To honor King’s vision for America, social activists and civil rights leaders will hold their own event on August 28. The National Action Network, the National Urban League, the Center for Nonviolent Social Change, and the Leadership Conference on Civil Rights are just a few of the sponsors of the “Reclaim the Dream” Rally and March. The rally will take place at Dunbar High School (1301 New Jersey Avenue NW—Mount Vernon Square/7th Street/Convention Center Metro Stop on Green/Yellow Line) in the District of Columbia from 11:00 AM – 1:00 PM on Saturday, August 28. At 1:00 PM, participants will march from Dunbar High School to the site of the King Memorial on the National Mall.

Rev. Al Sharpton of the National Action Network insists that the “Reclaim the Dream” event “is not a countermarch to Beck.” National Urban League president Marc Morial also emphasized this point, saying, “It is very important to convey a positive message that America belongs to everyone. Our rally is not an ‘us against them.’ We want no confrontation with Glenn Beck.” This is very much in keeping with Dr. King’s nonviolent teachings. When his home in Montgomery was bombed, King told supporters, “I want you to love our enemies. Be good to them. Love them and let them know you love them.” We can only hope that Glenn Beck, Sarah Palin and Ted Nugent will reflect on these words on August 28.

At the same time, however, Morial made it clear that those attempting to reclaim King’s dream do “want a confrontation with the ideas [Beck] espouses. His ideas seem to be ideas of intolerance.” Such an exchange can only be healthy for our country. We should keep in mind that Glenn Beck is the same man who told listeners on his March 2 radio show, “I beg you, look for the words ‘social justice’ or ‘economic justice’ on your church website. If you find it, run as fast as you can. ‘Social justice’ and ‘economic justice,’ they are code words. Now, am I advising people to leave their church? Yes!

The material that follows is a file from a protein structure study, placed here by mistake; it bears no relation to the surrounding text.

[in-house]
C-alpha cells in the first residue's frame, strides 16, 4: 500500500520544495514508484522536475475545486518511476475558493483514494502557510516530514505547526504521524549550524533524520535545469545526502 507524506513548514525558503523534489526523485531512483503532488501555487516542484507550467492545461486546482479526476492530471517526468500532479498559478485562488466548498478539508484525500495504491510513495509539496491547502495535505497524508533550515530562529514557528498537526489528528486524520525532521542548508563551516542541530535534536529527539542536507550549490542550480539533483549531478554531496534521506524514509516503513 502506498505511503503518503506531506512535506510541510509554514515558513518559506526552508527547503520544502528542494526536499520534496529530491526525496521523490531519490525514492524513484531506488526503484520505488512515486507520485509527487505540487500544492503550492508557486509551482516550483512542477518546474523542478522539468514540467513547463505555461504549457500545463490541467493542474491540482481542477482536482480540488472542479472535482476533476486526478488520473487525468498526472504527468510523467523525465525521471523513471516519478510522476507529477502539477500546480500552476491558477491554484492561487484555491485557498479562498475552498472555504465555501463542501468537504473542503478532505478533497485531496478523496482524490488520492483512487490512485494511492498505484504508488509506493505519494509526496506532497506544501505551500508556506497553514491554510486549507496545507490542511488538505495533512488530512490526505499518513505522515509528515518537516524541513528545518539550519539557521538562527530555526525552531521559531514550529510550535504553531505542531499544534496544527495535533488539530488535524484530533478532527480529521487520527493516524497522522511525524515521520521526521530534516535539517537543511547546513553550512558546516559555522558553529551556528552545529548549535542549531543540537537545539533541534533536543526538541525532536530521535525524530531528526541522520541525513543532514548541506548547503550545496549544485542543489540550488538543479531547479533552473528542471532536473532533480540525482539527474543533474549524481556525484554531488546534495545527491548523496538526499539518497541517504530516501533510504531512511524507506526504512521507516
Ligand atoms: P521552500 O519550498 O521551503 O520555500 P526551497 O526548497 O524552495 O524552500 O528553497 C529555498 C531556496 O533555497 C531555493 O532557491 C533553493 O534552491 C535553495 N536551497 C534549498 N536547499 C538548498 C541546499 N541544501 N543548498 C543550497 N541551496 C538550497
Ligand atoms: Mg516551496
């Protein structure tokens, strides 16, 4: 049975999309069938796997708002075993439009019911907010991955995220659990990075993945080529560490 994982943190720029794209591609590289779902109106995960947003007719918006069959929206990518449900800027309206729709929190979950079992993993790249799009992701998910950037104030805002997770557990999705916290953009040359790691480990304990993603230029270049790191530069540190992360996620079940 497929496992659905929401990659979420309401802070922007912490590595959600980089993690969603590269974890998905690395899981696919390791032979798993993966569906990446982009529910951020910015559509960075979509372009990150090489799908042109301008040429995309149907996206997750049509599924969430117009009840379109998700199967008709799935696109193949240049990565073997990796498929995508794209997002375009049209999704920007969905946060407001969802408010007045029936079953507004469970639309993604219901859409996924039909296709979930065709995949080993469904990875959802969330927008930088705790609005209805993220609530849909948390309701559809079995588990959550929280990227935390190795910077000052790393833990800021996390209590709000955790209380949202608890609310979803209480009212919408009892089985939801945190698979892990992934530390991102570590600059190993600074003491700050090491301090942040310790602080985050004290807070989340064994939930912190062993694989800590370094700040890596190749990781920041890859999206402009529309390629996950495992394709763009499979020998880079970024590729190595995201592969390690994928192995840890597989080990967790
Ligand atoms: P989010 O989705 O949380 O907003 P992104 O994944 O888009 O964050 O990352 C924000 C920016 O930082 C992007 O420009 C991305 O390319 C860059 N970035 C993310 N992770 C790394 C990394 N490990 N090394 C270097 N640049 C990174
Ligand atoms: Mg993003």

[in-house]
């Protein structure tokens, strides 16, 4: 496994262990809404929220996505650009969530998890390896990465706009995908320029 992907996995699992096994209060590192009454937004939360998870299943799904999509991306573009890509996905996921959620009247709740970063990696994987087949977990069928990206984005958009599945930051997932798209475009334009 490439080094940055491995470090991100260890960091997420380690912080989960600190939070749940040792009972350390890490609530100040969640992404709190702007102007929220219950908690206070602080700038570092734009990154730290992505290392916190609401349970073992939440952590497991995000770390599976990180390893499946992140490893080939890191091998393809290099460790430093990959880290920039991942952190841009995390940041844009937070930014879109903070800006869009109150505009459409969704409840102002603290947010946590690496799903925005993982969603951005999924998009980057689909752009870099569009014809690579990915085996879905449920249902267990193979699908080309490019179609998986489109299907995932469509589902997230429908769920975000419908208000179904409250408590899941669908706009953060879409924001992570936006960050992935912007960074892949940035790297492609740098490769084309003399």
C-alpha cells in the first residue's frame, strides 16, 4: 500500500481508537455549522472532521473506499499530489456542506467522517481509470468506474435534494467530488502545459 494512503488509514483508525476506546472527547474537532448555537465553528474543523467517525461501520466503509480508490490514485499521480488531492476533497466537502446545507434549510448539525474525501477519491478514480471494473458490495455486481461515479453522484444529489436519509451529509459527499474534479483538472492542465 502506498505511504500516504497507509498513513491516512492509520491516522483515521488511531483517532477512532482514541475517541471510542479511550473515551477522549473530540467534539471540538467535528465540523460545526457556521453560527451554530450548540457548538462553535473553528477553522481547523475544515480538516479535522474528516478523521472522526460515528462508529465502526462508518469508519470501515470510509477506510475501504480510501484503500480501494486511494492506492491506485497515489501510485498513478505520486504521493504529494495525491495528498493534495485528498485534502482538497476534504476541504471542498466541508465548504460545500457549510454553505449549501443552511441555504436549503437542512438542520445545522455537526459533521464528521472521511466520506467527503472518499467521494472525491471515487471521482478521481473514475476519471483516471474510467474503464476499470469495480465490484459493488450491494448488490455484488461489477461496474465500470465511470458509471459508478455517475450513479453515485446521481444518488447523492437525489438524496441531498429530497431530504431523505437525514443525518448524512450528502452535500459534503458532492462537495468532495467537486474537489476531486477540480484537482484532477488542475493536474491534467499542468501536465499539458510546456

On August 28, 1963, I was proud to be one of the 250,000 Americans that marched on Washington for the precise purpose of seeking social justice and economic justice. On that day, the nation was exposed to the vision of a brighter, more prosperous, more inclusive future for all Americans. We now have the opportunity to reclaim that dream for a new generation, in a time when it couldn’t be more relevant. If you still embrace the goals of social and economic justice, please come out and join me and thousands of others on August 28 as we rally and march to celebrate one of America’s greatest leaders and proponents of full democracy.

January 19, 2010

Remembering Dr. King

As I paused yesterday to celebrate the life of Dr. Martin Luther King, Jr., I recalled his own words spelling out how he would like to be remembered. In a 1968 sermon at Ebenezer Baptist Church in Atlanta, Dr. King said: